HP-UX is HP's version of Unix, and competes directly with Oracle's Solaris Unix operating system. HP-UX currently runs only on the Itanium server platform. Intel's public roadmap calls for the next version of the Itanium processor, code named Poulson, to be released some time this year. The roadmap also includes a further processor, code named "Kittson," for which a release date has not yet been announced. However, Intel has traditionally came out with a new version of its Itanium processor every two to three years.

Oracle alleged that HP convinced Intel to update its Kittson roadmap to split the Kittson processor into two separate releases separated by two-and-a-half years, which let HP extend its "profit pool" based on revenue and services from the Integrity server platform through 2017.

"Under the agreement, the aggregate functionality of the two releases is established first, with HP retaining the right to withhold known Kittson functionalities until the ostensibly next-generation chip. HP did not reveal any of this to the marketplace," Oracle wrote in its cross complaint.

Next: Oracle Says HP Pays Heavy Price For Continued Itanium Development

The second Kittson release, Oracle alleged, would have an Itanium core but be built into a Xeon-compatible socket, a design which Oracle wrote would help HP migrate its customers to the Xeon platform over the next five years.

Those moves would cost HP nearly three-quarters of a billion dollars, Oracle wrote in the cross complaint.

In 2008, HP and Intel signed an "Itanium Collaboration Agreement" under which HP would pay Intel $440 million over five years to continue development of the Itanium through the release of the Kittson model in 2012, Oracle alleged.

Oracle further alleged that HP agreed in October of 2010 to pay Intel an additional $250 million-plus to produce the Itanium for an additional three years and to update its roadmap.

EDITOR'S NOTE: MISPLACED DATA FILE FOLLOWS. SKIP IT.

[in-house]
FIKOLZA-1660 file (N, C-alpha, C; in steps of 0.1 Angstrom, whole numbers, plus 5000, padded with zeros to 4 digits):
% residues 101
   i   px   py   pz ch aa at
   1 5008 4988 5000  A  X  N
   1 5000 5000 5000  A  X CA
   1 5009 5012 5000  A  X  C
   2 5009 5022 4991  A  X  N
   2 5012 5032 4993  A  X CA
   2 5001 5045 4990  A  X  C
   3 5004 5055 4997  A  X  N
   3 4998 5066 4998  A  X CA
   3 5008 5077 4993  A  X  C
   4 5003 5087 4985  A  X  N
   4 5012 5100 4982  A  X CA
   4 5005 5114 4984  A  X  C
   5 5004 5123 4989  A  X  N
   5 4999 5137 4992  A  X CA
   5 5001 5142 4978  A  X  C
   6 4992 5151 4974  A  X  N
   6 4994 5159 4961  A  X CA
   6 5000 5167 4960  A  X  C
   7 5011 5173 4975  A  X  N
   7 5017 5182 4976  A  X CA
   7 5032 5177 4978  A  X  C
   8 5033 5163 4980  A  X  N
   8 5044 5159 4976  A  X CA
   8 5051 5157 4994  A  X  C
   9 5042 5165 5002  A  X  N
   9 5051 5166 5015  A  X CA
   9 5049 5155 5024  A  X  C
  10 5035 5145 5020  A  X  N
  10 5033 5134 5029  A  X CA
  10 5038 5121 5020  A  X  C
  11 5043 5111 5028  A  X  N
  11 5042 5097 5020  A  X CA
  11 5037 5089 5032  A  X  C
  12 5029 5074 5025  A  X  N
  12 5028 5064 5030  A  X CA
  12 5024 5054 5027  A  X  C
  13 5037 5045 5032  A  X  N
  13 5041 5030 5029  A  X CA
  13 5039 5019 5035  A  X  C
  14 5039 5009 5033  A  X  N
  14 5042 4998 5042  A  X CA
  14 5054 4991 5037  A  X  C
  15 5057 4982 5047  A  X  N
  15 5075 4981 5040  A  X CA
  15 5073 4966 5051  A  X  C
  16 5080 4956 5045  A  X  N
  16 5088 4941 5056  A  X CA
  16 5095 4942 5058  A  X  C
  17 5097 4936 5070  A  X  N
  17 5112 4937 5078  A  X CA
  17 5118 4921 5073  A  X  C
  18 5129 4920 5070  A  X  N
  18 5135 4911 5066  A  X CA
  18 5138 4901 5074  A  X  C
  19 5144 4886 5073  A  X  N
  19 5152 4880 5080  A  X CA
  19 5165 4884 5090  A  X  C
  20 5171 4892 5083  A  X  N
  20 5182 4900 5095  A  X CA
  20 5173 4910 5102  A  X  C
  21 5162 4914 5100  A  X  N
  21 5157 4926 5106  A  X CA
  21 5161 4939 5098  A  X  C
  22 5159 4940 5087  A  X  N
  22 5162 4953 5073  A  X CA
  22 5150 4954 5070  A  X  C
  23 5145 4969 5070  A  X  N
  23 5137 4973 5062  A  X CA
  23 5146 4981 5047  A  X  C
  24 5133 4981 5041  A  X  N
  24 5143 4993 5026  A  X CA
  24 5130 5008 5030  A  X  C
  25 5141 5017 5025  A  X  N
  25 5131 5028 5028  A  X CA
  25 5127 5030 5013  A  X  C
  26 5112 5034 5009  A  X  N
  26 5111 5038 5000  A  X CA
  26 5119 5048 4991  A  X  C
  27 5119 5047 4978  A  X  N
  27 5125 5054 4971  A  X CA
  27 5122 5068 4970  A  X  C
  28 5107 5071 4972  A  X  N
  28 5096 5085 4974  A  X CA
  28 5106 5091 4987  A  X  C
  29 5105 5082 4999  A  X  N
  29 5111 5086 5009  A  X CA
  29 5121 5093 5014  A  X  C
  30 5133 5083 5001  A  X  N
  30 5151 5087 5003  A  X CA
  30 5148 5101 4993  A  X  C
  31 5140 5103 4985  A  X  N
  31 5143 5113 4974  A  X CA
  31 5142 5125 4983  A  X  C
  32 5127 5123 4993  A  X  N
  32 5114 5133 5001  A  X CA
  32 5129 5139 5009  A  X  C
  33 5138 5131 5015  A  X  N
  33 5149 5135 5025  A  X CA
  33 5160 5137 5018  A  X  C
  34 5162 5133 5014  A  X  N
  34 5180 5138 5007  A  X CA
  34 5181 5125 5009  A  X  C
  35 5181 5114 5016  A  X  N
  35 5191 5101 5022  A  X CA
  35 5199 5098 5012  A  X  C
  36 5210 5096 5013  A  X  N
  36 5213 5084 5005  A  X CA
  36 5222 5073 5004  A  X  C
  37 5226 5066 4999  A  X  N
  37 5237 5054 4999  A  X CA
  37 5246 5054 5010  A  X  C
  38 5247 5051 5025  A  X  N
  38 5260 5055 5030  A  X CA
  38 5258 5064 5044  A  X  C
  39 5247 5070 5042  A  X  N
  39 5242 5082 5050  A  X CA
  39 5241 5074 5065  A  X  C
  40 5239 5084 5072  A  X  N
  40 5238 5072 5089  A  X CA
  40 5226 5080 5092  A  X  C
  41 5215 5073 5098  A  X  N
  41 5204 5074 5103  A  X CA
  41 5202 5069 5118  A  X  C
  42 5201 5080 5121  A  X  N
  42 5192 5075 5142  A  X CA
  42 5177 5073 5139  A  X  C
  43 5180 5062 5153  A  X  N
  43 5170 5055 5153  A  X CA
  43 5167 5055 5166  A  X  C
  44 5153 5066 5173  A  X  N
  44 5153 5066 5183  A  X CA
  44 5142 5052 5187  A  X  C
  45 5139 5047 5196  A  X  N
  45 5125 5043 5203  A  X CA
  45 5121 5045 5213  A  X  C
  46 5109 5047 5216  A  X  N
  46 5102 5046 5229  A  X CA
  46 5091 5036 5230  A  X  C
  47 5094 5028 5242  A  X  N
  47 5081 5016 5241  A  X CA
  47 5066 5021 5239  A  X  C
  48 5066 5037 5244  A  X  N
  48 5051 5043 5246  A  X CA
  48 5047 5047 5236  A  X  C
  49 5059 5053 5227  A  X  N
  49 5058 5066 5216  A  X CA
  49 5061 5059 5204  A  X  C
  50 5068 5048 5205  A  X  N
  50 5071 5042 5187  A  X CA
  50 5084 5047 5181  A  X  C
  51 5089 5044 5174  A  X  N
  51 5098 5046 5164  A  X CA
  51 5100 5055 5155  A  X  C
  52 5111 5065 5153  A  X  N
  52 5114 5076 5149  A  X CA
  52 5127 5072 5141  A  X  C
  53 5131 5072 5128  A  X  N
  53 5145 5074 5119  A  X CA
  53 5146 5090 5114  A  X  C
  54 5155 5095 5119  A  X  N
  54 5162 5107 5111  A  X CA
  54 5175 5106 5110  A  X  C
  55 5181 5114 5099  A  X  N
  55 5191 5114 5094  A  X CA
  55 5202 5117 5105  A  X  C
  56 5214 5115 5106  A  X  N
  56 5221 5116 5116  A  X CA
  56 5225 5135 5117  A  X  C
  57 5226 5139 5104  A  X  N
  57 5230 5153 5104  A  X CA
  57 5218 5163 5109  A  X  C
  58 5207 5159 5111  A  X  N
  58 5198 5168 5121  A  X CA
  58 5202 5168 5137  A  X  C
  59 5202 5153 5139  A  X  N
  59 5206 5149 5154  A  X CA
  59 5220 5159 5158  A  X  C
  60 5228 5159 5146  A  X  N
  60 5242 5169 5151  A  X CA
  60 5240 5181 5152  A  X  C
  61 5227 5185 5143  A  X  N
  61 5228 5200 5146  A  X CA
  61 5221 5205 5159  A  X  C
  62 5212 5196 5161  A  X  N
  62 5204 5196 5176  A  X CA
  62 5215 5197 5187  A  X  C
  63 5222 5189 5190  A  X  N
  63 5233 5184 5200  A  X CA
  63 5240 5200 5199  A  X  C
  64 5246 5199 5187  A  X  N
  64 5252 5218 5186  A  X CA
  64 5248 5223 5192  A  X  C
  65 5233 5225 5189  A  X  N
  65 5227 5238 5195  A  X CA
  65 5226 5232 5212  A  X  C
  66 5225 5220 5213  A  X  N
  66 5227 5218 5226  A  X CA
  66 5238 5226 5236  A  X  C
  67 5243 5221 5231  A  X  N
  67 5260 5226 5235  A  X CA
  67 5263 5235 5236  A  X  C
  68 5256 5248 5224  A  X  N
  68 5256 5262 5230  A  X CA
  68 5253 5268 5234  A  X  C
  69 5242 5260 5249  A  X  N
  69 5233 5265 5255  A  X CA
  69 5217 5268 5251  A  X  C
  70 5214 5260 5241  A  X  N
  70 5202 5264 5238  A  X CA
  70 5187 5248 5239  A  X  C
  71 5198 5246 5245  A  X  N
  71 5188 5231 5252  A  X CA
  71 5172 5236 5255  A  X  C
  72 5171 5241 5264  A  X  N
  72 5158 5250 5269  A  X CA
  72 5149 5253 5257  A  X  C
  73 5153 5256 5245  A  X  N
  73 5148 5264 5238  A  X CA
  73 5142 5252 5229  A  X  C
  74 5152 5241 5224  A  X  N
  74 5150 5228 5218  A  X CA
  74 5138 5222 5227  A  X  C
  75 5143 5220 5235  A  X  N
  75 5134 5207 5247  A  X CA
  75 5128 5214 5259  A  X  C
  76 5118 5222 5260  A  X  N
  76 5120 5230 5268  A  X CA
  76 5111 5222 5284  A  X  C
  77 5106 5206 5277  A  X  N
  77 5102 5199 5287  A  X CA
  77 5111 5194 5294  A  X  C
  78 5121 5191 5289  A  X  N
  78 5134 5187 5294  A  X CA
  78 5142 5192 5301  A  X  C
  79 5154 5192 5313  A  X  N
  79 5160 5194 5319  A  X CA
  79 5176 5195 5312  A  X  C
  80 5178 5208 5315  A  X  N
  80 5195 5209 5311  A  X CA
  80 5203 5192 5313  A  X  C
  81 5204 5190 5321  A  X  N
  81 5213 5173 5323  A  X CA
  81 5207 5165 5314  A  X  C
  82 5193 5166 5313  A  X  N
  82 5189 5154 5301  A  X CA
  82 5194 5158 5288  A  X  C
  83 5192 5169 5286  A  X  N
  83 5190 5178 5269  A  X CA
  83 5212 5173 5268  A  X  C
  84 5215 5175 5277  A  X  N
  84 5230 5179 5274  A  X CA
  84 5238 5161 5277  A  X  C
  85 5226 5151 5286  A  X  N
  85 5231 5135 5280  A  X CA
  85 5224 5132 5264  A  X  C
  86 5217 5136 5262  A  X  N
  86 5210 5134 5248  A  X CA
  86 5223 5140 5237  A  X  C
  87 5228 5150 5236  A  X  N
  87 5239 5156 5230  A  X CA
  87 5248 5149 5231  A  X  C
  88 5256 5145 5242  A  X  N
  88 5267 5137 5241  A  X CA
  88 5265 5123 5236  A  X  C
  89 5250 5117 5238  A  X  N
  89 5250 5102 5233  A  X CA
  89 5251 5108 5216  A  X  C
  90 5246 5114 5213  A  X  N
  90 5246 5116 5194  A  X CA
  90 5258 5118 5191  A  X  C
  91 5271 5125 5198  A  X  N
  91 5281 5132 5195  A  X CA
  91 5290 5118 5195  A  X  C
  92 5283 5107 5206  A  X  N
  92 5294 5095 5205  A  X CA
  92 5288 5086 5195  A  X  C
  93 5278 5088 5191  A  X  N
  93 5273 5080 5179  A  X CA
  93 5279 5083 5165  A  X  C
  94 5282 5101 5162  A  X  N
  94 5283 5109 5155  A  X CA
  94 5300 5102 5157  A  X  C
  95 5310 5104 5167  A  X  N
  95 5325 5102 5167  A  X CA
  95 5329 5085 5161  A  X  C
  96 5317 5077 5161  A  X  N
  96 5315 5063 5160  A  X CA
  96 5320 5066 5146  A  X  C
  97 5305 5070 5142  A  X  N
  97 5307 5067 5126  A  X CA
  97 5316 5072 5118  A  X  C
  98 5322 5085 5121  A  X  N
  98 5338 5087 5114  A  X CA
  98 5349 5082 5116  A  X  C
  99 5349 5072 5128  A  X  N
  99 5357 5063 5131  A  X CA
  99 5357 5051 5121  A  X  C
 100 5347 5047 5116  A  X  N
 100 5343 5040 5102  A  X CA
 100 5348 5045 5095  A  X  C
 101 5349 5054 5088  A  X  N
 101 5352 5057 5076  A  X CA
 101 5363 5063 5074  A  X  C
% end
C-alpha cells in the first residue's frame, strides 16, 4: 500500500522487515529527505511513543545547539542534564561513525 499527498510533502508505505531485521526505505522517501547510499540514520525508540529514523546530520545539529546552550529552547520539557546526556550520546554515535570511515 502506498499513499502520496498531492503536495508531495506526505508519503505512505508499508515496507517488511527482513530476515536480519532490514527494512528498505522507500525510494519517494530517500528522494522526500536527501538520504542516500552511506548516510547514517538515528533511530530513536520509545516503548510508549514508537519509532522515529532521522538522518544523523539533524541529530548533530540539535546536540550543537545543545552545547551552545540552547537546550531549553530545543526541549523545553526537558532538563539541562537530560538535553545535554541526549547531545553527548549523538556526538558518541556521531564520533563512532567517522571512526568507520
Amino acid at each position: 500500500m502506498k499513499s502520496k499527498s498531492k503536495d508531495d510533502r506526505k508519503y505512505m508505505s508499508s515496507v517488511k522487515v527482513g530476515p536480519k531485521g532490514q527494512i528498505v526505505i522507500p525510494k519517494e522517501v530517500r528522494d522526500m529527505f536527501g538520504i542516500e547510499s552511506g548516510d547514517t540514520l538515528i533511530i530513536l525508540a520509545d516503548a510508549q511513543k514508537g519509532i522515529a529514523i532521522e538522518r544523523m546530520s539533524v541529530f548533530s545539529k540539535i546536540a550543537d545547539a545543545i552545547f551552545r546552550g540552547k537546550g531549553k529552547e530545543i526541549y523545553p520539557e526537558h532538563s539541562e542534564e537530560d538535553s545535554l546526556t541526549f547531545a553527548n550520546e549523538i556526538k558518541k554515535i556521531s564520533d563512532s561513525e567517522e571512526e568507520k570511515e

However, Oracle alleged, HP deliberately withheld information from its customers about the Itanium processor plans in order to protect its Integrity server revenue stream.

"In fact, if it became clear that the purpose of the 'extended roadmap' was simply to produce a processor that would migrate customers to x86 in five years, a customer making an IT decision today would not wait for HP’s Xeon hybrid solution to come to market—they would simply move today, as would many of HP’s current customers. In fact, Intel has sought to reveal the socket-compatible nature of Kittson publicly numerous times and HP has blocked it from doing so. The market still does not know about it," Oracle wrote in its cross complaint.

Oracle also wrote that it made its decision to stop development of the next generation of its database, named 12g, in March of 2011 based on general market signals of the Itanium processor's market decline and discussions with Intel executives about the Itanium, and that at the time it had no knowledge of the alleged "secret HP-Intel deals."

Oracle has previously stated that it will support the Itanium-based servers on current versions of its software through 2018. However, Oracle alleged in the cross complaint, "HP nonetheless chose to defame Oracle at every turn with allegations that Oracle was refusing to support existing Itanium system users."

Oracle backed up that allegation by citing several media reports, including some from CRN, in which HP executives allegedly gave false and misleading statements about Oracle in relation to the Itanium server.

Oracle and HP had a decades-long relationship in which HP's mission-critical servers were one of the top platforms for Oracle's database and middleware products.

However, that relationship started to unravel when Oracle acquired Sun Microsystems, a move which gave Oracle its own server platform. Oracle has since moved to integrate its software and server hardware into tightly-integrated appliances.

Oracle declined to further discuss the unsealed documents.

An Intel spokesperson, in an emailed response to CRN, said the company has not announced any specific product plans. Intel works on a multi-year planning horizon, and product roadmaps, whether for Itanium or for Xeon, do not go beyond that, the spokesperson said.